Suggestion: While at chiropractic college, take as many off-campus seminars as you can. Without the subsidies of student loans, you'll find most seminars and webinars are firmly anchored to the real world. Most presenters are keenly interested in your success. Their reputation depends on it.

Chiropractic College Instructors Are Often Marginal Chiropractors

This is hard to write because there are some remarkable exceptions. I've met many of them. They are chiropractors who have enjoyed amazing success and feel called to pass on their experience and wisdom to the next generation of chiropractors. I wish there were more of them.

However, teaching at a chiropractic college is not an especially high-paying job. Thus, it often attracts those who may be brilliant, but have difficulty in successfully running a small business. Unfortunately, these instructors can taint their syllabus in overt or subtle ways based on their less-than-happy practice experience.

Keep your eye on the prize. Since you won't use most of what you're taught in chiropractic college, lighten up. It's merely an obstacle course put in front of you to see if you have what it takes to be trusted with delivering care and leading patients.

Suggestion: Unless you have a scholarship that depends on your test taking, you may want to rethink the emphasis that is traditionally placed on grades. The diplomas (and licenses) of the valedictorian and the student who barely graduated are virtually identical. Rest assured not a single patient will ask about your GPA.

Understand the Politics of the Profession You're About to Enter

Like virtually every human endeavor, chiropractic is riddled with politics. Simply choosing a particular chiropractic college can be a political statement!

The primary political bifurcation in chiropractic can be reduced to two different visions for the profession:

Vision #1: Chiropractic is a means of reducing nervous system interference using chiropractic adjustments to restore optimum function and promote well-being.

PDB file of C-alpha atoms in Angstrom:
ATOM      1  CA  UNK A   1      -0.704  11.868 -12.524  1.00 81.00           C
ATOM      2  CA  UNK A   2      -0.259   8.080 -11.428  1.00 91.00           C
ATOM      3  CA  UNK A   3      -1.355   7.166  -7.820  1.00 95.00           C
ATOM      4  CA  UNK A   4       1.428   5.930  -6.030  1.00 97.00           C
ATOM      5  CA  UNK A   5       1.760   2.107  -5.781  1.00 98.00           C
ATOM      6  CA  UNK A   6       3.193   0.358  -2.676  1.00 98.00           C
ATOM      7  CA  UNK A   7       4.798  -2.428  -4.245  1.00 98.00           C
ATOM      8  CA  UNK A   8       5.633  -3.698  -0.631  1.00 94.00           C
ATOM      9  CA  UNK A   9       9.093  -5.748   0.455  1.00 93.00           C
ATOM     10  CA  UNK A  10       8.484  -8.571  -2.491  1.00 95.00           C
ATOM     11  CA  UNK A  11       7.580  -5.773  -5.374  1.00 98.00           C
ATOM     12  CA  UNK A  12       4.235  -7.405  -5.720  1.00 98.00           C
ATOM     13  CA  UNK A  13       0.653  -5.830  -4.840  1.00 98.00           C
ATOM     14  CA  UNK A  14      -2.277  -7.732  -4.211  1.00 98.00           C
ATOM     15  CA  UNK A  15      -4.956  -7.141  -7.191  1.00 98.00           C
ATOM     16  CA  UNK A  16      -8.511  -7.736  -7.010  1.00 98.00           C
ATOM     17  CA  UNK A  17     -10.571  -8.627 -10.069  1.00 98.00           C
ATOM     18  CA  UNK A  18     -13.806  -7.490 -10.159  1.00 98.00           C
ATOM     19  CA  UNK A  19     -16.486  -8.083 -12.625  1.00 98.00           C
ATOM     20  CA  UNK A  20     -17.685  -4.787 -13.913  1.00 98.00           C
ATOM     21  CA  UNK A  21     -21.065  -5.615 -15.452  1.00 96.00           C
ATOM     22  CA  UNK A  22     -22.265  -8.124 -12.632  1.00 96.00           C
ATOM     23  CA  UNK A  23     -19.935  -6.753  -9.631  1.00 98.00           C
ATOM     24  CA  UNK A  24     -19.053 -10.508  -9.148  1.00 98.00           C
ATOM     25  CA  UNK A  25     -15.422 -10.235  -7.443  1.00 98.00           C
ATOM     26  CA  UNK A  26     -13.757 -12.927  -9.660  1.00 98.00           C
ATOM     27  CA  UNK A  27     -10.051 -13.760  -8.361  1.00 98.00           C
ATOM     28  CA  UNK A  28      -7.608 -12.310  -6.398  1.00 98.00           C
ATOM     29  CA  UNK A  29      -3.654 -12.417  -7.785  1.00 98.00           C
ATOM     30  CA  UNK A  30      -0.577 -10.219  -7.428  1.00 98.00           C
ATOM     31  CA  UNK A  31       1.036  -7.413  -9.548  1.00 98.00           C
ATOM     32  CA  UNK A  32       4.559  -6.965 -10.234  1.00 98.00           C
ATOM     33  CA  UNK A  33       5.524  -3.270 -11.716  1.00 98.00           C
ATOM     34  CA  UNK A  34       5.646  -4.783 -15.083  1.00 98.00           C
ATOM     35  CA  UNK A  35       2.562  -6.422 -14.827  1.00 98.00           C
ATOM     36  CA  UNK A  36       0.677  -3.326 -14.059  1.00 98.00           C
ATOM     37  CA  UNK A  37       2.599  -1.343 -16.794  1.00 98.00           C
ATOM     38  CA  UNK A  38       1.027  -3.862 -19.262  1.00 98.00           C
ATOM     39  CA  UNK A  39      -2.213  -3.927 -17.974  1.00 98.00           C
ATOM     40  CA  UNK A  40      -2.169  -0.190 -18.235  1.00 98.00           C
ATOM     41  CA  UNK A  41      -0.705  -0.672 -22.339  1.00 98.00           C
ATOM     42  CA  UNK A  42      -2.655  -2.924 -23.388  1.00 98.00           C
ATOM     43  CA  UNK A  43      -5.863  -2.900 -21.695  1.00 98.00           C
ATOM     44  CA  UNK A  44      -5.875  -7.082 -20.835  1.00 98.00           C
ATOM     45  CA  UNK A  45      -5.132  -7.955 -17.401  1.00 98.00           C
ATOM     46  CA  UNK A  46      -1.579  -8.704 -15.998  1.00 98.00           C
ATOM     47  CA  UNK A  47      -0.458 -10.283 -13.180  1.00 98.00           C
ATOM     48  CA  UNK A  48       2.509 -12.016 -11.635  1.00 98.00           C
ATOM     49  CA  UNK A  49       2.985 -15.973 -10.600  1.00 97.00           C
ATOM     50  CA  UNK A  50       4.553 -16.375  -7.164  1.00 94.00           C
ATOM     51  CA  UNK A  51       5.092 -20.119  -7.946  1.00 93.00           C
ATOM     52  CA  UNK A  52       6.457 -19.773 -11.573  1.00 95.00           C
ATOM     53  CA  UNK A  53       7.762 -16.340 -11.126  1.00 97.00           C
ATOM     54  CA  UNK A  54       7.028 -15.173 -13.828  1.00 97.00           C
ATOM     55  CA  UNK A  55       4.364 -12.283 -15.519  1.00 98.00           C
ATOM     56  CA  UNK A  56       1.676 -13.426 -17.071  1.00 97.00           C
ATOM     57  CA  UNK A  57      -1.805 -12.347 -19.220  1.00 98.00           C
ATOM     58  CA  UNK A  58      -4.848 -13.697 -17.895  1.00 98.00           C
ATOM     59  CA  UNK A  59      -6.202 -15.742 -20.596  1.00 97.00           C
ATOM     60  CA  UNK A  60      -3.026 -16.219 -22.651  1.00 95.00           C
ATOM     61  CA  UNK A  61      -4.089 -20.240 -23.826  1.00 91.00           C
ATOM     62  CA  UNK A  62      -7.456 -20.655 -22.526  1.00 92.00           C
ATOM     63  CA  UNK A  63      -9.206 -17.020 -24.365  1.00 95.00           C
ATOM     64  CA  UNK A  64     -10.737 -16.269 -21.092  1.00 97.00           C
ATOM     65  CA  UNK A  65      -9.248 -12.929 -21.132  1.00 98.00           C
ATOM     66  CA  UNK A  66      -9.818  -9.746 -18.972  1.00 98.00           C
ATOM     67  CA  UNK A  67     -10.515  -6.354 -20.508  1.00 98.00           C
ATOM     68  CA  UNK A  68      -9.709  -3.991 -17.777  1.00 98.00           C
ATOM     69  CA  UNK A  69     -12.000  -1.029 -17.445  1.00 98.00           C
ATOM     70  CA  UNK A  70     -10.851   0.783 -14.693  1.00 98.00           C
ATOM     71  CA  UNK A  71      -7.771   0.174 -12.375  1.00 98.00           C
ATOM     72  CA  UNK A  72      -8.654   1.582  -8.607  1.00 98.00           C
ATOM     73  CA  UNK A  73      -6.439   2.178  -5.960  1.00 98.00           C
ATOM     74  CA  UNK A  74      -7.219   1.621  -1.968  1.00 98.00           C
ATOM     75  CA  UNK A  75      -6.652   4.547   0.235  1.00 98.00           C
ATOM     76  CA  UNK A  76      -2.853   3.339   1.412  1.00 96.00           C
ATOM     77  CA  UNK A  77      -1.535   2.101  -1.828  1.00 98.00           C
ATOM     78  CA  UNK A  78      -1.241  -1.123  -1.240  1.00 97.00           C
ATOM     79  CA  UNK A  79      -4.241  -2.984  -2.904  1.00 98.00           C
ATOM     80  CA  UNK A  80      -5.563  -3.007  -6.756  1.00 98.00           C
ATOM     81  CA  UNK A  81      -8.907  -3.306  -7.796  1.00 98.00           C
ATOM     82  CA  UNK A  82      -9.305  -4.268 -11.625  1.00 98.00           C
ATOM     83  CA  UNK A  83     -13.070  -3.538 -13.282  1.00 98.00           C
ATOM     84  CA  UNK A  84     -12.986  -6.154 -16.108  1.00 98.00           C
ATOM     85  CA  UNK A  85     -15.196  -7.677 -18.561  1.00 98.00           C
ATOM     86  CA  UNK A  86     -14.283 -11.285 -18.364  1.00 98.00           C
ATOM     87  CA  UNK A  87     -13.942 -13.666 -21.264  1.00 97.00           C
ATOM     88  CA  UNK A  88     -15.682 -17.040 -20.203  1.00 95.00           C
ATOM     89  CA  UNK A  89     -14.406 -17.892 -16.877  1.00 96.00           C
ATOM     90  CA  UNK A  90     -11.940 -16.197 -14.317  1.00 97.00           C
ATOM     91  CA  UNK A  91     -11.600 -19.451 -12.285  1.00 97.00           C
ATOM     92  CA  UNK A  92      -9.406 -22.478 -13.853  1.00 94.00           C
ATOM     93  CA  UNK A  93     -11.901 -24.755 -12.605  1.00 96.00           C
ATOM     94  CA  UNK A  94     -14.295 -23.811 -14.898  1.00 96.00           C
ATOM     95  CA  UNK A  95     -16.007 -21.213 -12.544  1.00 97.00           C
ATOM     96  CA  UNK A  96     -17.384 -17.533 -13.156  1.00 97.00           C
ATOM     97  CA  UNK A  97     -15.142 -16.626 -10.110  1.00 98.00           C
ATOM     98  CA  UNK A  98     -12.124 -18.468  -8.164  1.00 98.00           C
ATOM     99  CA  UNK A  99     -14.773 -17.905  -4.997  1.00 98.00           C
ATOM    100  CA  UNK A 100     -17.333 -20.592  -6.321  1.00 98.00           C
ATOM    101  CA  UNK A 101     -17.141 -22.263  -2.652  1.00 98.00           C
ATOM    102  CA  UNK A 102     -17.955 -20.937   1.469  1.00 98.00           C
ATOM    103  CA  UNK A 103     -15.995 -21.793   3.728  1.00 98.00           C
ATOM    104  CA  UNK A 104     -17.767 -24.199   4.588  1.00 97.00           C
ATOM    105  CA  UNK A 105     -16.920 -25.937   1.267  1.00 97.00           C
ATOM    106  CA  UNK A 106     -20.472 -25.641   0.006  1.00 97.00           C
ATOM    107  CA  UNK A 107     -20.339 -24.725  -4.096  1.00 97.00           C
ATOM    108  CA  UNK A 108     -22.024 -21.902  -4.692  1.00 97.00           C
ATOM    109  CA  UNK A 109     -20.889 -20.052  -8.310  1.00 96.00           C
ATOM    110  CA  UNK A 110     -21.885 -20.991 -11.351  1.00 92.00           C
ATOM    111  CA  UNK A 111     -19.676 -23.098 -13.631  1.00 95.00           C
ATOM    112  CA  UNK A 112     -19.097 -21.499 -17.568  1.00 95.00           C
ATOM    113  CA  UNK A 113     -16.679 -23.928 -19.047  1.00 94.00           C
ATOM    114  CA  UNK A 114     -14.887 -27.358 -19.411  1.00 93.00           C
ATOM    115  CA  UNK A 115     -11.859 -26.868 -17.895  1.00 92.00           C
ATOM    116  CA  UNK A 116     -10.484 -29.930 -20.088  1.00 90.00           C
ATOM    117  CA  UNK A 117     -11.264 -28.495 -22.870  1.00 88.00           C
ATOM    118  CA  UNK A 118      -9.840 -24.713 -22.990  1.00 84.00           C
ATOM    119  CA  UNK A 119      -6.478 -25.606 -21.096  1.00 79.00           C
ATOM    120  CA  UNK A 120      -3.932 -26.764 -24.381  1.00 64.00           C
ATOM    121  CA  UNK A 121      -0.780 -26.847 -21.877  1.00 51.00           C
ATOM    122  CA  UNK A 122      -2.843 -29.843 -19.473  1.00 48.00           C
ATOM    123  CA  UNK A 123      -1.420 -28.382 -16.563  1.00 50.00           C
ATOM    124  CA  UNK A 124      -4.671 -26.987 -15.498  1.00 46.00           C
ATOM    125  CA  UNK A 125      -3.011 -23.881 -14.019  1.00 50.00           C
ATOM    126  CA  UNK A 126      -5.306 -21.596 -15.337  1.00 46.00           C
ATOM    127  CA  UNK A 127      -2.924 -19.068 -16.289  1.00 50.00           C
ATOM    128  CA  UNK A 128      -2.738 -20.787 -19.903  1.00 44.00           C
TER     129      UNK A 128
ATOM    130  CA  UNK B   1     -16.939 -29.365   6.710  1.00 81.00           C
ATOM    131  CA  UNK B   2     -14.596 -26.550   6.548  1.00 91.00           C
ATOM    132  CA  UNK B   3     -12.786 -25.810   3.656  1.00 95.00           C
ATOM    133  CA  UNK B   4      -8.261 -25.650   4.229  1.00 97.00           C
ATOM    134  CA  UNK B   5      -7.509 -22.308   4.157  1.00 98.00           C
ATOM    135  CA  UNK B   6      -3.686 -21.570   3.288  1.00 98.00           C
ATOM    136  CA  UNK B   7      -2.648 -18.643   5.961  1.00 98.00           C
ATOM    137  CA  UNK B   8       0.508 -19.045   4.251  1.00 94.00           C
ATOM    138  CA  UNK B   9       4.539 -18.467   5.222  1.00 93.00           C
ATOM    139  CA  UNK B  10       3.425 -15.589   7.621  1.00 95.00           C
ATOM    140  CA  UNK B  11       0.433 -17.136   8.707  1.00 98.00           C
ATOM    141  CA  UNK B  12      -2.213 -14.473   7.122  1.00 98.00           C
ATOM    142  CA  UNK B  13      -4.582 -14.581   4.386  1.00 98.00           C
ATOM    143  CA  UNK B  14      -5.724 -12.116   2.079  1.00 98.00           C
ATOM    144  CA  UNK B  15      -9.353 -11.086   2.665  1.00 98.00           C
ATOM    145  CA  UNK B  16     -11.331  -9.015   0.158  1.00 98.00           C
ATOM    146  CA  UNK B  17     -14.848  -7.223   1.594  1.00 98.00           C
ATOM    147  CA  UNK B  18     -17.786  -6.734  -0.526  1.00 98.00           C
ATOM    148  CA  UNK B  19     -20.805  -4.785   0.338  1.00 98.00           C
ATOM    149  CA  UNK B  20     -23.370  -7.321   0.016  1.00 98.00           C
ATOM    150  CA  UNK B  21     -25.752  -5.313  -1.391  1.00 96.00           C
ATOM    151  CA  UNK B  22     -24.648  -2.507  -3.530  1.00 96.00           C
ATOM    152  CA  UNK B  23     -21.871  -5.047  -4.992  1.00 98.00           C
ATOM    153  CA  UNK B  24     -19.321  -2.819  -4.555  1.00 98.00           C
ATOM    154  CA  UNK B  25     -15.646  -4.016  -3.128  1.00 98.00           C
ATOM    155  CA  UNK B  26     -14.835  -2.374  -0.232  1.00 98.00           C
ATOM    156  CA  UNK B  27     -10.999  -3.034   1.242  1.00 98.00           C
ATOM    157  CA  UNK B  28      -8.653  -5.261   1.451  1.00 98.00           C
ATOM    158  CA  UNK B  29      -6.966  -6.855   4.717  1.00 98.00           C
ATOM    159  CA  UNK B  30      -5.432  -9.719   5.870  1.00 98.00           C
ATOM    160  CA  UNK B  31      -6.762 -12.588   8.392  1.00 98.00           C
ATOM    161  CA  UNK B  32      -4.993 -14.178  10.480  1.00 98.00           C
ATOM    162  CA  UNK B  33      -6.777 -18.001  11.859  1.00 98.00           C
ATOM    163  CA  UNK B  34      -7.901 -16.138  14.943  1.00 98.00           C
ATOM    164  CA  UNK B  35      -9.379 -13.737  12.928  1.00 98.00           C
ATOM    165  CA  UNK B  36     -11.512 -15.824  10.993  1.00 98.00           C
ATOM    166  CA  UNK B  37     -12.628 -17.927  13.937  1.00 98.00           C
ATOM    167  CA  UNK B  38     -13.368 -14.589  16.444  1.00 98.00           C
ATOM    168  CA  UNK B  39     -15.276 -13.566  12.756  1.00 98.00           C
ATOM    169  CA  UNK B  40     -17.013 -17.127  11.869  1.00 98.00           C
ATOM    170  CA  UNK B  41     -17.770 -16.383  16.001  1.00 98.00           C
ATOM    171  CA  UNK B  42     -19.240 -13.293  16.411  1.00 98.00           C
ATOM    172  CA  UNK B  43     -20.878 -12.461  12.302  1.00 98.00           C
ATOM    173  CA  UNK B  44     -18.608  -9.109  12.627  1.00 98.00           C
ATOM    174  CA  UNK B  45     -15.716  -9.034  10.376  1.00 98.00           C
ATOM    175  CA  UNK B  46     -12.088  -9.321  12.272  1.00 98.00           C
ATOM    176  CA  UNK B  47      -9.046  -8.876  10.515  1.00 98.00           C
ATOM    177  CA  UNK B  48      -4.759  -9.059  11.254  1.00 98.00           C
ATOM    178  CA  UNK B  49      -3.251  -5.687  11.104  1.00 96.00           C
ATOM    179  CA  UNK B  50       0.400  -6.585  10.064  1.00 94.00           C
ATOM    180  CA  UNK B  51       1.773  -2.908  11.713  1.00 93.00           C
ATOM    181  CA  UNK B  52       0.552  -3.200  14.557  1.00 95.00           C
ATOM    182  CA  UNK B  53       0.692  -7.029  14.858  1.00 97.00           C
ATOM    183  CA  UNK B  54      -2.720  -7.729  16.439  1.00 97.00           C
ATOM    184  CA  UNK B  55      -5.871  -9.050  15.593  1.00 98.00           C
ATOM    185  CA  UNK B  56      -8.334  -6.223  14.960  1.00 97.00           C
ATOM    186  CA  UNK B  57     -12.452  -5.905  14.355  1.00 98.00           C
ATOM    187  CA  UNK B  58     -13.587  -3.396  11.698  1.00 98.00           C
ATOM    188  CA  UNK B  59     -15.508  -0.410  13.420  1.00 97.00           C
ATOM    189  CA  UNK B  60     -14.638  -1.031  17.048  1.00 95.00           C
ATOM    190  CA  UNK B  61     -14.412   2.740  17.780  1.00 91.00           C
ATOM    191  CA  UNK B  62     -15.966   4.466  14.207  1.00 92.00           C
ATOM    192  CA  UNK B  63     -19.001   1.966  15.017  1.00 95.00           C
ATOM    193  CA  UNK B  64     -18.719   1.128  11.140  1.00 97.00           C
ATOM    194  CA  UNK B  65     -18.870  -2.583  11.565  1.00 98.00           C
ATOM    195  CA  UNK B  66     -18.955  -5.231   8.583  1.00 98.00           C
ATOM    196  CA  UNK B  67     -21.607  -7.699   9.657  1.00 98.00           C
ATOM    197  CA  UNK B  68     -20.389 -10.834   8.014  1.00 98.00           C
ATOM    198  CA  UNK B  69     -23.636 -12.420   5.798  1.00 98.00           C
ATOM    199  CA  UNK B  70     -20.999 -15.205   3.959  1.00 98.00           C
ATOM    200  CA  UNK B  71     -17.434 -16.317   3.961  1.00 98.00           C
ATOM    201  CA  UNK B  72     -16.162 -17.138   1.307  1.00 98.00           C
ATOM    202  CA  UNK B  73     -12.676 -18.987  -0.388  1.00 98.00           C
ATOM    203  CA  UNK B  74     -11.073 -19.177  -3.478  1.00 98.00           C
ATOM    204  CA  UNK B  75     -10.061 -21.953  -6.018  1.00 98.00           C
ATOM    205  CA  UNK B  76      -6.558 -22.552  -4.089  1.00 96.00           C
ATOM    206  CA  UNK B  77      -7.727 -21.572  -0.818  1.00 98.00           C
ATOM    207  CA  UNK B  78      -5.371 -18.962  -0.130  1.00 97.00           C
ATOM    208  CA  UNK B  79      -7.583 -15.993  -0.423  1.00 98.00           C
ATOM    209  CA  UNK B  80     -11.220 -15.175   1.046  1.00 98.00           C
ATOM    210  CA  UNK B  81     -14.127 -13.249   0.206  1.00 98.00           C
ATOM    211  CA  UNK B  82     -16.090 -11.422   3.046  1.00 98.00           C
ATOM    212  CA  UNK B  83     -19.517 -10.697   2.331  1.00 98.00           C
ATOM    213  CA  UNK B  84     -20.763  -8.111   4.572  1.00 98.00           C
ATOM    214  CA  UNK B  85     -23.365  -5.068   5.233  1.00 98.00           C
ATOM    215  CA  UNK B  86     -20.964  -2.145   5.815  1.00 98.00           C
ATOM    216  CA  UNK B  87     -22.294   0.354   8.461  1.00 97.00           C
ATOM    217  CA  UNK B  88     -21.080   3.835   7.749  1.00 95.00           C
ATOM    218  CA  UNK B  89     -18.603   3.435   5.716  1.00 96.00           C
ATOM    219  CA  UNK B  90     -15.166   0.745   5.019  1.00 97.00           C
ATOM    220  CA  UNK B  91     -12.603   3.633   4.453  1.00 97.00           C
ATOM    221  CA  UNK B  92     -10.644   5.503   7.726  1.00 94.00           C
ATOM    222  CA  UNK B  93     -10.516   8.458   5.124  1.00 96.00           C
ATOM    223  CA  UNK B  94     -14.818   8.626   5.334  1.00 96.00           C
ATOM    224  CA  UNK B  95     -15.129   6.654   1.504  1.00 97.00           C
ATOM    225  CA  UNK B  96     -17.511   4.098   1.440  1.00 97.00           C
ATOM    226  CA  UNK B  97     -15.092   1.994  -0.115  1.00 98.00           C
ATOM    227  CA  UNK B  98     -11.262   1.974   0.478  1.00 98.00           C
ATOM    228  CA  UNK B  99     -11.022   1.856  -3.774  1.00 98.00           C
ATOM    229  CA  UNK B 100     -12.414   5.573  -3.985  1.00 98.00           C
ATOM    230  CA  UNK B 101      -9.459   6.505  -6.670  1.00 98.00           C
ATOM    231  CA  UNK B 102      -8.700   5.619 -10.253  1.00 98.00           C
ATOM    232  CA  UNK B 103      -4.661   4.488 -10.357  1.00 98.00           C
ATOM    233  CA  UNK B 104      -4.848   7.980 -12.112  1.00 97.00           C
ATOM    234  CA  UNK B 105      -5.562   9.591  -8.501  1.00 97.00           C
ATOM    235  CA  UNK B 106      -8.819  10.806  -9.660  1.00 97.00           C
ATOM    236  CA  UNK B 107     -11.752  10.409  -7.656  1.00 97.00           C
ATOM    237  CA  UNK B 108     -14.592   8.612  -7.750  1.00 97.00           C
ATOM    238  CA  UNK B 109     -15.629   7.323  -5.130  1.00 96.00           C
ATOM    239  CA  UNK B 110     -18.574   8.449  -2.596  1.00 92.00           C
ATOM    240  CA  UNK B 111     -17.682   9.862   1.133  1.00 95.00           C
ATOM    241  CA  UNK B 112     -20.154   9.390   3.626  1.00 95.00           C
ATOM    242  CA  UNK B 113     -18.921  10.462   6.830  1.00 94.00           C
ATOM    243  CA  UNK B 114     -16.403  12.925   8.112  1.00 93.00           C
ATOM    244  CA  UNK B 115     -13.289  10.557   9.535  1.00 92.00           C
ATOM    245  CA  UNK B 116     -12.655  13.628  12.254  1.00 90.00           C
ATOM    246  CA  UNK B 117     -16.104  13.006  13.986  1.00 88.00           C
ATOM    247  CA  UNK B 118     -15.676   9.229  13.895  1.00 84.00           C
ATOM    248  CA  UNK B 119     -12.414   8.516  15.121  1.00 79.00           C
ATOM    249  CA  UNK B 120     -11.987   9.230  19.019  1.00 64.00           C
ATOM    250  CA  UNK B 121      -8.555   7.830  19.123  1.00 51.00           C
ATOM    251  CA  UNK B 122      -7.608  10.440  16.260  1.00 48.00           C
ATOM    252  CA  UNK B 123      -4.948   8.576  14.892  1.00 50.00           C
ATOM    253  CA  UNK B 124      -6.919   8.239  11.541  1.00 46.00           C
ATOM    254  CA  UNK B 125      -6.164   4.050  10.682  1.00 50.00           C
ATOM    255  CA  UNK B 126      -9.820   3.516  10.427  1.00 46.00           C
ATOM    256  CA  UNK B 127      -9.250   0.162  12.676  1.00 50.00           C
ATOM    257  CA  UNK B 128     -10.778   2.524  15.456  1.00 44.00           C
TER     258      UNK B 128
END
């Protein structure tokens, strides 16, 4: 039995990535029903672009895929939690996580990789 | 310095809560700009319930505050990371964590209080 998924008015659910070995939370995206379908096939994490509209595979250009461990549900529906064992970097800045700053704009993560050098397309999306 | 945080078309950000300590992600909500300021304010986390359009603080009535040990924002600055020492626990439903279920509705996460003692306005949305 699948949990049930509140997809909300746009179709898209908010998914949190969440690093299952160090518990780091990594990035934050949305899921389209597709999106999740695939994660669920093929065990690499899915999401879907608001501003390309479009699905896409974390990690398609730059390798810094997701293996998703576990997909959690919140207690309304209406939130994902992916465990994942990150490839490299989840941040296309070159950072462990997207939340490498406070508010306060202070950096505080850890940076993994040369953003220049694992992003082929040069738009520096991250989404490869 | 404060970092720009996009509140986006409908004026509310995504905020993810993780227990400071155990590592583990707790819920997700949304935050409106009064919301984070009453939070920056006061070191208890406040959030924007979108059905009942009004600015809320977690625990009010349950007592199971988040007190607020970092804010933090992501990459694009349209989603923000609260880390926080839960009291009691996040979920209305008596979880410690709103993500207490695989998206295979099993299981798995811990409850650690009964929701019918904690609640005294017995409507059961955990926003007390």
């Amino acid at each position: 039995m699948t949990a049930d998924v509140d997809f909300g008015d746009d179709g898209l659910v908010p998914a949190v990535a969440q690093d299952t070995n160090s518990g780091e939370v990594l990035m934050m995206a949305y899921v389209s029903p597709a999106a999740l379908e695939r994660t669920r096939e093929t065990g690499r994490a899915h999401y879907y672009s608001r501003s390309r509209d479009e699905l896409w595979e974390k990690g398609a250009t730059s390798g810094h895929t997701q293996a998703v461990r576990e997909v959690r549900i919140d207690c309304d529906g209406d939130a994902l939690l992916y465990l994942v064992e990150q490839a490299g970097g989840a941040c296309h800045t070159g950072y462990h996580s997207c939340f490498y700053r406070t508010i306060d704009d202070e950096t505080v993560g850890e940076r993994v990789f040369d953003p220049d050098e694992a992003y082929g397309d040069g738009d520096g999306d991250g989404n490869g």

Vision #2: Chiropractic is for the treatment of various musculoskeletal health problems, producing relief by using spinal manipulation and other non-drug interventions.

To the uninitiated, both visions sound perfectly delightful. What's the problem?

Advocates of the first vision acknowledge the distinction between chiropractic and medicine. Proponents of the second believe that chiropractic should integrate with mainstream medicine and that philosophical foot dragging impairs the acceptance and utilization of chiropractic care.

Each point of view has passionate supporters and detractors for reasons beyond exploring here. It's a stalemate that has been going on for over a century.

Ironically, the practice act in most jurisdictions, providing for the licensure of chiropractic, was based on the assertion that chiropractic was a non-duplicative healing art, separate from medicine and based on a different operational philosophy than medicine. In fact, until various states embraced chiropractic as a separate and distinct discipline, chiropractors were often jailed for "practicing medicine without a license."

Suggestion: Do some research about the earliest days of chiropractic and the move to obtain licensure. Ask chiropractors about this philosophical schism and the point of view they've reached and why. Find out how each vision influences their day-to-day practice, record keeping, patient communications and other professional obligations.

It Takes Two Very Different Skills to Excel in Practice

Successful chiropractors, by whatever measure you wish to use, usually exhibit two important skill sets.

1. Marketing chops. I'm putting this one first because without some type of ongoing promotion, a practice can starve for new customers. It takes far more than hanging out shingle and having great intentions to help others. That's because gushing referrals are rarely enough to keep a practice going. Nor is being on all the insurance lists of approved network doctors. Or even delivering amazing care. You'll still need a strategy to introduce new people to chiropractic. Which is why extroverts often have an advantage over introverts.

Back when I had a regular guest lecturing gig at a major chiropractic college, I surveyed students, asking how they intend to get their first batch of new patients after exhausting friends and family. The answer? Social media. Good luck with that.

More effective will be pursuing public speaking opportunities, developing a robust, high-converting website and probably even some pay-per-click advertising.

2. Delivering the goods. Like any skill requiring eye-hand coordination and a good dose of intuition, some chiropractors are better adjusters than others. Yet, even with all the focus placed on adjusting technique, from a patient's point of view, it's mostly a hygiene factor. In other words, there's a reasonable expectation that you're proficient and won't hurt me. However, if the reason why patients consult your practice doesn't resolve, don't expect referrals.